Hideki’s Swing Sequence: Unique and Flawless
The Japan native just sealed his fifth victory on Tour and surpassed Jordan Speith for the #1 spot in the Fed Ex Cup Standings. This couldn’t have been possible without a bulletproof swing that stays consistant throughout tournaments and especially down the stretch.
Golf Digest’s Rob Akins took a closer look at his frame-by-frame swing-sequence and highlight the key components of Matsu’s swing-path.
His setup is near perfect, teacher Rob Akins says. “One thing, though: His right foot is turned a little inward. When most golfers do that, they tend to sway going back. He doesn’t sway, but I’ve noticed that the foot restriction can cause him to spin out on the downswing. I’d recommend he flare it out a little.”
If you look at his backswing, you’ll see his hips stay centered over his legs the entire time, Akins says. “That means he’s really winding up, not just turning back.” Another power move, Akins says, is that the length of his left arm remains constant and long all the way to the top. “It makes for a very wide swing arc.”
Pause and Go
Matsuyama makes a distinct pause before starting down. “I’m working on my tempo and trying not to get too fast with my backswing,” he says. Akins is more impressed with his lower-body action. “He keeps his right knee flexed all the way to the top. If you straighten that leg, you’ll make a reverse pivot.”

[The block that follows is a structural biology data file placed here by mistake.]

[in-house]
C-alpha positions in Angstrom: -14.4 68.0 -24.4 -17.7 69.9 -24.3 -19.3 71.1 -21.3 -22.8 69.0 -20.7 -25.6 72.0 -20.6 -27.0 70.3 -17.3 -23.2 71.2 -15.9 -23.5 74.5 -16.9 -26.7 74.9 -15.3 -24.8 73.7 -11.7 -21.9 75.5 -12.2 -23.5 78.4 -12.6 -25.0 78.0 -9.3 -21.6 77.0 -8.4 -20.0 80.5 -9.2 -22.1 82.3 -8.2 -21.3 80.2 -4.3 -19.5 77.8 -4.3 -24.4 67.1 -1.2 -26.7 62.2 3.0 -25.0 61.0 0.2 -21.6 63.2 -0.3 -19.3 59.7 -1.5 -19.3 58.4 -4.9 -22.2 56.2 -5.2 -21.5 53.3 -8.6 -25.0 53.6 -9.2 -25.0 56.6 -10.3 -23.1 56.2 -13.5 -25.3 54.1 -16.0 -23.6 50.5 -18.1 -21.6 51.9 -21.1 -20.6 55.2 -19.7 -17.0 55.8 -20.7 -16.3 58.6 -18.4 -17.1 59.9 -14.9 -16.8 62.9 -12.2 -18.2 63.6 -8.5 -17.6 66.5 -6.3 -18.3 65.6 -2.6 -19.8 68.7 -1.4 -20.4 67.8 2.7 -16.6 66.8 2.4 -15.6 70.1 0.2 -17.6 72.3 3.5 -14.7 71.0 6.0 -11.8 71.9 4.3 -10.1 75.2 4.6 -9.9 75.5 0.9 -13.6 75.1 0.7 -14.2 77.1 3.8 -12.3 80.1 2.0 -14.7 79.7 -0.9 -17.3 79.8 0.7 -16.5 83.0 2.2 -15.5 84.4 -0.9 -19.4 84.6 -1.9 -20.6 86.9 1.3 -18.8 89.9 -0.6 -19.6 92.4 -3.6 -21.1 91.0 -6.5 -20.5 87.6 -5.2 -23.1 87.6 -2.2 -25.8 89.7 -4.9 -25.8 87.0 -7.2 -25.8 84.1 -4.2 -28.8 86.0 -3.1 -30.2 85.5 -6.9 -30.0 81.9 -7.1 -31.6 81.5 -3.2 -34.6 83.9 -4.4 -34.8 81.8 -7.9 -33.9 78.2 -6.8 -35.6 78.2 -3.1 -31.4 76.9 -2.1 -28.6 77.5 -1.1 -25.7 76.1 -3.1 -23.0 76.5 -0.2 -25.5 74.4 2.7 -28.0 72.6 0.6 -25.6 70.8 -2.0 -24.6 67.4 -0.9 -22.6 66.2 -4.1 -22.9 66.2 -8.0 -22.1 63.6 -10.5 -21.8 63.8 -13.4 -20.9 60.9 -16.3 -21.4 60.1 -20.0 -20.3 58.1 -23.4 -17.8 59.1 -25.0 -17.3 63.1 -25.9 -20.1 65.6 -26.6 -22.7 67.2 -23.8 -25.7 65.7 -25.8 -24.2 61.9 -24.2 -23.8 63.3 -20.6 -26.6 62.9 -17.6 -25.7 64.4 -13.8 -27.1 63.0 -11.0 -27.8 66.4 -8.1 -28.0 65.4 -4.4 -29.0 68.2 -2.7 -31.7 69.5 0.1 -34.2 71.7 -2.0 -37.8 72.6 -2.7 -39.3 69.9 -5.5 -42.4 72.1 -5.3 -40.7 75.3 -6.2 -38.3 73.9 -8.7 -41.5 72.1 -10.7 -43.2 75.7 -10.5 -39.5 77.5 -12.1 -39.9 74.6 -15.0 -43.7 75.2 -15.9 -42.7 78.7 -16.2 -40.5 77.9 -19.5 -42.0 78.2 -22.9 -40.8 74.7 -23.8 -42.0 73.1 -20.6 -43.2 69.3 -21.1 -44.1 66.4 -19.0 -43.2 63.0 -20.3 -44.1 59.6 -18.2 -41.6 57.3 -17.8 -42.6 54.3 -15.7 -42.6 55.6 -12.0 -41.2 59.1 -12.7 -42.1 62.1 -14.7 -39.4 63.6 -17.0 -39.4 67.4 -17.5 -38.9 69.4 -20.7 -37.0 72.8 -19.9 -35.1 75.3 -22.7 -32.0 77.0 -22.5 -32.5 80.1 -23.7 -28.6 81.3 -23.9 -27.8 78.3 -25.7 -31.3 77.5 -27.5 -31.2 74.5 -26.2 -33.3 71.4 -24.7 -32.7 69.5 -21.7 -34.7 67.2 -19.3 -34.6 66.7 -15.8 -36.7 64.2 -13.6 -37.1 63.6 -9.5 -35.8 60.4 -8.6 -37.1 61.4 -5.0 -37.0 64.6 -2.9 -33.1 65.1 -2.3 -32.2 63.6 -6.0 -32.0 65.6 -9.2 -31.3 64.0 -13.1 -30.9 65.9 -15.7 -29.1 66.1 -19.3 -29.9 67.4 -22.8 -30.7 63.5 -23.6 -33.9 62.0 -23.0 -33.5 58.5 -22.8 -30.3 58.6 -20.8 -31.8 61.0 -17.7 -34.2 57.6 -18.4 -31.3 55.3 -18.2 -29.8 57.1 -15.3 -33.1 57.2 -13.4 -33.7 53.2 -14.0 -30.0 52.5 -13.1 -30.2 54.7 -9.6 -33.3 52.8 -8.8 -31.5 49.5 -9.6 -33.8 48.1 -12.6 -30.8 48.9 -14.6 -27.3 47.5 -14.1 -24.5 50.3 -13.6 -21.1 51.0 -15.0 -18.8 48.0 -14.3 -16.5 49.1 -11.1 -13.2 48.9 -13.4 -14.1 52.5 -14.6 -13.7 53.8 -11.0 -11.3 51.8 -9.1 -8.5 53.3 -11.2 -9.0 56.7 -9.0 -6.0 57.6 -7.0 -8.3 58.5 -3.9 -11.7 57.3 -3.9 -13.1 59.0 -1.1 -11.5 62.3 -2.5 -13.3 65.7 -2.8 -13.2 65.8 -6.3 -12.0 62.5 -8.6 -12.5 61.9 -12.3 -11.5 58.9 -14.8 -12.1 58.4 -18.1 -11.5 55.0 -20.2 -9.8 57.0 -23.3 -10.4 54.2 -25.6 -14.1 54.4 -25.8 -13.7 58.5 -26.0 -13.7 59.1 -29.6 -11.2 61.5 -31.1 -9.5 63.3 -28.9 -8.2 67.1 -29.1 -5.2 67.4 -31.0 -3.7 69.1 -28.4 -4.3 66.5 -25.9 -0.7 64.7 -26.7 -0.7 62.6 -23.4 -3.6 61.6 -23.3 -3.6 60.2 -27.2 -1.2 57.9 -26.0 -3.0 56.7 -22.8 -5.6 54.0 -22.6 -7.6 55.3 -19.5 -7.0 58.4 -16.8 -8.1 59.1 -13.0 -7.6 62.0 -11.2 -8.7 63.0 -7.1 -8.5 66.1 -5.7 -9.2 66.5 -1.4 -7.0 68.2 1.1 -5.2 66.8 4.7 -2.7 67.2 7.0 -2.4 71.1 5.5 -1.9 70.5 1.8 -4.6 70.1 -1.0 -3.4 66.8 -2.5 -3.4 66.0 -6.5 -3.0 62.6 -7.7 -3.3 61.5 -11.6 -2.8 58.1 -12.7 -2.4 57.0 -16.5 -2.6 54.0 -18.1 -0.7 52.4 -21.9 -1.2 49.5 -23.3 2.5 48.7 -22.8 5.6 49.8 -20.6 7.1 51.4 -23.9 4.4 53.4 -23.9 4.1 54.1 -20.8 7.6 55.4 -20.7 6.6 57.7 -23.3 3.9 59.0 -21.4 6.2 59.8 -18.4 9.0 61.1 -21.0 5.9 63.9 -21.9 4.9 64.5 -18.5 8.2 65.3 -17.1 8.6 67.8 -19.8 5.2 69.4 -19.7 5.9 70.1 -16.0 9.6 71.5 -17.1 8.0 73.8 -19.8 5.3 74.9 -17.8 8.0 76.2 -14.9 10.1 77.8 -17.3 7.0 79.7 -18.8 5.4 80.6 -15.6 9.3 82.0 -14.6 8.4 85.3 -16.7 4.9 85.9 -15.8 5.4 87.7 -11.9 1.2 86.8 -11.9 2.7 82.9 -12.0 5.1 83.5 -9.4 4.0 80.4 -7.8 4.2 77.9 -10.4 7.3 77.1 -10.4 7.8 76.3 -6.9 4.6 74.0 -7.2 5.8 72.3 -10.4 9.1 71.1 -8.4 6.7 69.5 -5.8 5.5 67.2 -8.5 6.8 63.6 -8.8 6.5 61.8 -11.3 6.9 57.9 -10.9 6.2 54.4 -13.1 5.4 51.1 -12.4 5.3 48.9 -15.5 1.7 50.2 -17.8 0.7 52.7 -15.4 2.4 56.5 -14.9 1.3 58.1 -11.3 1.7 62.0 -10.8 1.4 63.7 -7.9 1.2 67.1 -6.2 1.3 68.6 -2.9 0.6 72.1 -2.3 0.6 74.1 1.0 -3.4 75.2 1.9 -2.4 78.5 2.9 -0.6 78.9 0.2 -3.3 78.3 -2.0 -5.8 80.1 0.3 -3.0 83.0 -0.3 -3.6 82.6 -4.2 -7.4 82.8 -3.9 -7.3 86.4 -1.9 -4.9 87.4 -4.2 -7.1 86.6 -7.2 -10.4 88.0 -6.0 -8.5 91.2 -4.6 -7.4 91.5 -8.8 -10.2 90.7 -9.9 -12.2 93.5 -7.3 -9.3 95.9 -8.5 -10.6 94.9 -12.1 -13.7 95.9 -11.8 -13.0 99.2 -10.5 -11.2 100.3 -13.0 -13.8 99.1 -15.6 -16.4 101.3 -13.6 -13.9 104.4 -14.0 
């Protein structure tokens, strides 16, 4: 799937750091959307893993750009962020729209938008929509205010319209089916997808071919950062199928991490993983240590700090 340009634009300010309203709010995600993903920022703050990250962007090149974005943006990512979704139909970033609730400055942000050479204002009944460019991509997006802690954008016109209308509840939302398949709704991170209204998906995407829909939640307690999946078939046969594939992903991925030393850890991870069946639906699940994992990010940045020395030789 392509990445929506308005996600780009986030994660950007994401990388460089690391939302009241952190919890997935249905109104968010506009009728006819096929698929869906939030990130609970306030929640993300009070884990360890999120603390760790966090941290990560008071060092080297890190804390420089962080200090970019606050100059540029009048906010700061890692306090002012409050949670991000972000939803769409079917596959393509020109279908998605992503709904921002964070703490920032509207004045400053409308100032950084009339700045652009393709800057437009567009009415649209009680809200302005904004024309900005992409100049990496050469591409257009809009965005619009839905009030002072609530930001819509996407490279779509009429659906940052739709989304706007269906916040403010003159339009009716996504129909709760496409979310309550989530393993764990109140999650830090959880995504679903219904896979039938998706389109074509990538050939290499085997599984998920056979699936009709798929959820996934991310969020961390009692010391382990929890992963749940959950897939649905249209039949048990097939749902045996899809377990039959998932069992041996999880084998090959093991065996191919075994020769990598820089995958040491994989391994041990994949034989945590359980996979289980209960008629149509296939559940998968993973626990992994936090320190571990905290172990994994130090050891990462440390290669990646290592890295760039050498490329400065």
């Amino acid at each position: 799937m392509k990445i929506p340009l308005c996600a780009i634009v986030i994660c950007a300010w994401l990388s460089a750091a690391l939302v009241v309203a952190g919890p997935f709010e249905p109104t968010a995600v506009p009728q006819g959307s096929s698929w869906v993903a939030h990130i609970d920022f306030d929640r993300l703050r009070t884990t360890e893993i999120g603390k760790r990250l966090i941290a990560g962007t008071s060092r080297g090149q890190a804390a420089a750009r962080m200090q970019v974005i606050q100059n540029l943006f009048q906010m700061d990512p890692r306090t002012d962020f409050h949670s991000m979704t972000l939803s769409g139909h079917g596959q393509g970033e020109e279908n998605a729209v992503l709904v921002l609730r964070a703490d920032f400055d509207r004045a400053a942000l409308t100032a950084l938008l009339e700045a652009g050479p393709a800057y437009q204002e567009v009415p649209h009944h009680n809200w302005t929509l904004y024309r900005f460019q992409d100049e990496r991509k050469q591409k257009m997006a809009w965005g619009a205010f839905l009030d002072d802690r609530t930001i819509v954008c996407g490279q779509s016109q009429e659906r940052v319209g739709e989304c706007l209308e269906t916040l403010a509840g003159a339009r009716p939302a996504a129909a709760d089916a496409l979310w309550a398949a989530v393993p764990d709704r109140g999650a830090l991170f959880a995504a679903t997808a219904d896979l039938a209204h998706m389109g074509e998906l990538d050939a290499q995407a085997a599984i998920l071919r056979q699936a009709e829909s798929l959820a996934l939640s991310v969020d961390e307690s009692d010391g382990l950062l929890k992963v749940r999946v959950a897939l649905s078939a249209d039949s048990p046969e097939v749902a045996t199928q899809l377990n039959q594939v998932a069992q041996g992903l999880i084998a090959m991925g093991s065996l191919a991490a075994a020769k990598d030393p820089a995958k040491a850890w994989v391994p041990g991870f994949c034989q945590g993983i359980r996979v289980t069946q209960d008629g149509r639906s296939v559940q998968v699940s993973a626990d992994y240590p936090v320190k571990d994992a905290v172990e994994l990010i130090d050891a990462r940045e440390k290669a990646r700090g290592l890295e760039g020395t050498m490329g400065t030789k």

Left Side Down
Halfway down, he maintains a wide swing arc while lagging the clubhead behind his hands, Akins says. “That’s how you generate and store power for the hit.” Akins also likes how long Matsuyama keeps his left shoulder lower than his right as he swings down. “You can’t get the club stuck behind you if you do that.”
Fire That Catapult
The shaft springs into the ball like a catapult, because he doesn’t let his wrists flip through, Akins says. Also notice his turned-away head position at impact. “That tells me he’s left-eye dominant,” Akins says. Adds Matsuyama: “In my first lesson I was told to keep my head down, and I’ve been trying to do that ever since.”
Like Rory McIlroy, Matsuyama’s hip turn slows through impact, allowing his arms to whip through the hitting area, Akins says. “If you can learn to do that, you’ll bomb the driver, too.” He also drags his right foot closer to his left as he moves through the ball, which proves that his weight has fully shifted toward the target.